Mary Skelter 2: Switch-Bound in September

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Excellent. One of my favorite Idea Factory RPGs is getting a very nice looking digital-only sequel that expands on what made it a solid game in the first place. While there are only four screens to share (so far), I’m gathering Mary Skelter 2 will get fans of the first game quite psyched for its September launch, but new players should also be in the same boat, as the upcoming Switch version also has the first entry included as a BONUS (woo and hoo!).

Read more on what’s in store below the jump.

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Wizardry: Labyrinth of Lost Souls Headed to PC

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It’s baaaaaaack (yes!)

Say, can we get a “Finally!” up in here? Anyway, according to the Wizardry Wikipedia page:

As of 2017, thirty-nine different spin-offs were released in Japan, with four of them also making their way to North America: Wizardry: Tale of the Forsaken Land, Wizardry: Labyrinth of Lost Souls, Wizardry Online and Wizrogue: Labyrinth of Wizardry

That’s a lot of Wizardry games and if you’re one of those Sir-Tech missing purists who hasn’t touched a game in the series since the still fantastic Wizardry 8, I can safely say you’re missing out on a few games that, while they may look different than what you’re used to, do an excellent job of capturing the spirit and gameplay.

of the series. Personally, I’m psyched for this news because when my first PS3 was stolen, I lost ten years of game saves including about 120 hours of Wizardry: Labyrinth of Lost Souls along with the accompanying DLC. Although I ended up replacing the console and repurchasing the game and DLC for it, I’d been hoping this entry would have eventually made it to other consoles at this point. But hey, a PC version will do just fine for me, especially with the updated features and a solid price point that also includes the DLC.

It’s trailer time, already? Well, okay, here you go:

Wizardry: Labyrinth of Lost Souls is scheduled to release on May 29, 2019 for Windows PC via Steam and the Humble Store by Humble Bundle for $14.99, €14.99, and £12.99, with a launch week discount of 10%. I’m gathering system requirements will be low enough that pretty much anyone who wants to play this can do so.

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-GW

Review: Earth Defense Force 5 (PS4)

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Well, that took a while, didn’t it?

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There guys are new and quite a pain in the butt to fight. You’ll see (and how!)…

For me, an Earth Defense Force game is a particularly tricky review because despite the many similarities in each entry, the series has actually evolved over 16 years (yes, evolved!) into a game where you can choose a single character and dive in deep to uncover their rather massive set of weapons as you play through the different difficulties. While on the surface, Earth Defense Force 5 is a thrilling yet simplistic chunk of game to sink into, there’s a nice level of complexity in regards to how to approach missions in either single player, co-op, or online modes that makes if a fresh experience through multiple replays.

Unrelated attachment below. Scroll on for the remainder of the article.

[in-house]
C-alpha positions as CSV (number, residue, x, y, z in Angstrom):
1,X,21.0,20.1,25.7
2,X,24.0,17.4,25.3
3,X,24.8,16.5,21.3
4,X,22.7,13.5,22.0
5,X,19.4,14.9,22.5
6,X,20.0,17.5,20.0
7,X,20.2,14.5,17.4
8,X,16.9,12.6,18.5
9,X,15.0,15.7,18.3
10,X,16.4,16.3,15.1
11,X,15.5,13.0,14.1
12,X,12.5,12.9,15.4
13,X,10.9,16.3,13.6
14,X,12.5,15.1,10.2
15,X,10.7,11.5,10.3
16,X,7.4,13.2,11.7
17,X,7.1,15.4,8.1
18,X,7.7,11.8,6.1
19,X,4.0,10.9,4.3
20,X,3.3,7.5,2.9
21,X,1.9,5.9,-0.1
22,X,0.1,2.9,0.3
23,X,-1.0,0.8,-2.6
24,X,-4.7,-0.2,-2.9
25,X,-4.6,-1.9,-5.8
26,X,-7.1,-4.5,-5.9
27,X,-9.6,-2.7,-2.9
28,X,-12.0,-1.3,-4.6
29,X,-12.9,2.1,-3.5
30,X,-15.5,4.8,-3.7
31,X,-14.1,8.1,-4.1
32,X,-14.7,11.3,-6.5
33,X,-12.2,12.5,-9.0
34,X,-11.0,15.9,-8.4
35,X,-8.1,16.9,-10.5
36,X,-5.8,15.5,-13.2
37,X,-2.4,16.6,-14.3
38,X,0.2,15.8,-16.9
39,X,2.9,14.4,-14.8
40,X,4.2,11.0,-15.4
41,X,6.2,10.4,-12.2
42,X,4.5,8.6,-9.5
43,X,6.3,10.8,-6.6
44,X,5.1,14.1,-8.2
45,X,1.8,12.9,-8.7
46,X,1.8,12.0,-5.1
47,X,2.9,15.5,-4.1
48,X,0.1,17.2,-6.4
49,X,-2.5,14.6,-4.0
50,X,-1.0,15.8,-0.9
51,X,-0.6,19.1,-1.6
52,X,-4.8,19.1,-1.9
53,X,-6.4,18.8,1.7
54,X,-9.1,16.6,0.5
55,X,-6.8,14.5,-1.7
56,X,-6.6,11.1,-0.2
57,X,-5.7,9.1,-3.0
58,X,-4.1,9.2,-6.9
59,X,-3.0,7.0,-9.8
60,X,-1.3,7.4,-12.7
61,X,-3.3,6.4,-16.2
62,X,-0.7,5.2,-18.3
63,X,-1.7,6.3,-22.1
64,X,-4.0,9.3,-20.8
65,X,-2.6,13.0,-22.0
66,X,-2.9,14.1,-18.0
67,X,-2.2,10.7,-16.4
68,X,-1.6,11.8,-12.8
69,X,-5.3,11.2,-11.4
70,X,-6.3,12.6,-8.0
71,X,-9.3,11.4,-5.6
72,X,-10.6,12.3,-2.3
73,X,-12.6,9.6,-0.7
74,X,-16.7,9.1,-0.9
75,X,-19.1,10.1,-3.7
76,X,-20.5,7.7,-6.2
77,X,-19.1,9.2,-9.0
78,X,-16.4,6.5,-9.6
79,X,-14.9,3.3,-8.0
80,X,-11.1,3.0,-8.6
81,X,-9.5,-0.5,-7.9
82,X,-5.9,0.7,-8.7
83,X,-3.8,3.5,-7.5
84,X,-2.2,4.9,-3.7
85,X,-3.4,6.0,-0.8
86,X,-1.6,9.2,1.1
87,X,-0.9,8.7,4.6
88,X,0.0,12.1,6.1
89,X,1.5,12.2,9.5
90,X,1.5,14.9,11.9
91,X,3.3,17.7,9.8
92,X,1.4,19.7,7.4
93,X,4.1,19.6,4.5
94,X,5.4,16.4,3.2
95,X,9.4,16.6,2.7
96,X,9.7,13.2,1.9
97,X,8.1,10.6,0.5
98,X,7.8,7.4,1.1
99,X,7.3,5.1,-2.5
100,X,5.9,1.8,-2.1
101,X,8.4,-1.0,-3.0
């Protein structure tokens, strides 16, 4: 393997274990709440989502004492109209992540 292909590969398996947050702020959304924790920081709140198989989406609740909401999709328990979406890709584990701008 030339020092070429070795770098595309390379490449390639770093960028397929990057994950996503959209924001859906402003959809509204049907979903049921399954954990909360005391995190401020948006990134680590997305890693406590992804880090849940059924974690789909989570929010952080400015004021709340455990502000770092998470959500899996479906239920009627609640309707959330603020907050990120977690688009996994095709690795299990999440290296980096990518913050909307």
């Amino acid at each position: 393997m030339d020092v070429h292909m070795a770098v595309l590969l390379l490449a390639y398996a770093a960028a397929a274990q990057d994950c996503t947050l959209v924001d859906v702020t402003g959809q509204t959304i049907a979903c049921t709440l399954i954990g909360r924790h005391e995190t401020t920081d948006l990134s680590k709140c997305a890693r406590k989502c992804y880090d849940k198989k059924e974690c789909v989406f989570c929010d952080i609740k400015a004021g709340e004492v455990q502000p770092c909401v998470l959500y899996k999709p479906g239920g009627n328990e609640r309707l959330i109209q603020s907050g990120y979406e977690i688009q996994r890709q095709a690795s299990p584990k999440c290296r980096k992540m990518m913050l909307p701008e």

For many players, the easy to use all-rounder Ranger will be their initial pick, but I strongly suggest using Wing Diver for her air superiority and ability to snag more pickups than any other class. Or, you can play as each hero in any order, learning their unique skills (the Fencer and Air Raider require a bit of patience to master) as you challenge those aliens out to overrun the planet for the umpteenth time. It’s your call, and with 110 missions to tackle (not including DLC content), this isn’t a short game by any means.

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Going in solo? Expect to learn a lot about how your chosen class plays and put it into practice, or you’ll be in for a world of hurt.

It’s also the first EDF game with a proper (albeit awkward) tutorial for all four classes. It’s unskippable on your first play with any character even if you’re an EDF veteran, but it’s nice to see developer Sandlot make the game a lot more welcoming to new EDF recruits. For those new players, I’d recommend playing through each character’s tutorial just to see which one fits your play style and mess with “farming” a few missions to increase your arsenal. Of course, you can swap between characters between missions if you like, or stick with one for the entire campaign. Couch co-op play is supported via split screen in case you have an extra controller and a pal willing to dive in and get some bug and ‘bot blasting on.

Here’s a look at the Wing Diver intro level (all the EDF 5 videos in this review save for the official trailer are of me playing and there are quite a lot more of them on my YouTube channel, if you’re interested).

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Review: X-Morph: Defense (Nintendo Switch)

X-morph box switchDeveloper EXOR Studios has done such a phenomenal job in porting X-Morph: Defense ($19.99 Standard Edition, $29.99 Complete Edition) to the Switch that I hope it’s likely going to be a game that will be studied for quite some time students getting into game making or by other devs who want to port a game they’ve made onto the platform. From visuals to performance, it’s a wonderfully complete experience that easily stacks up to the other versions made for more powerful hardware.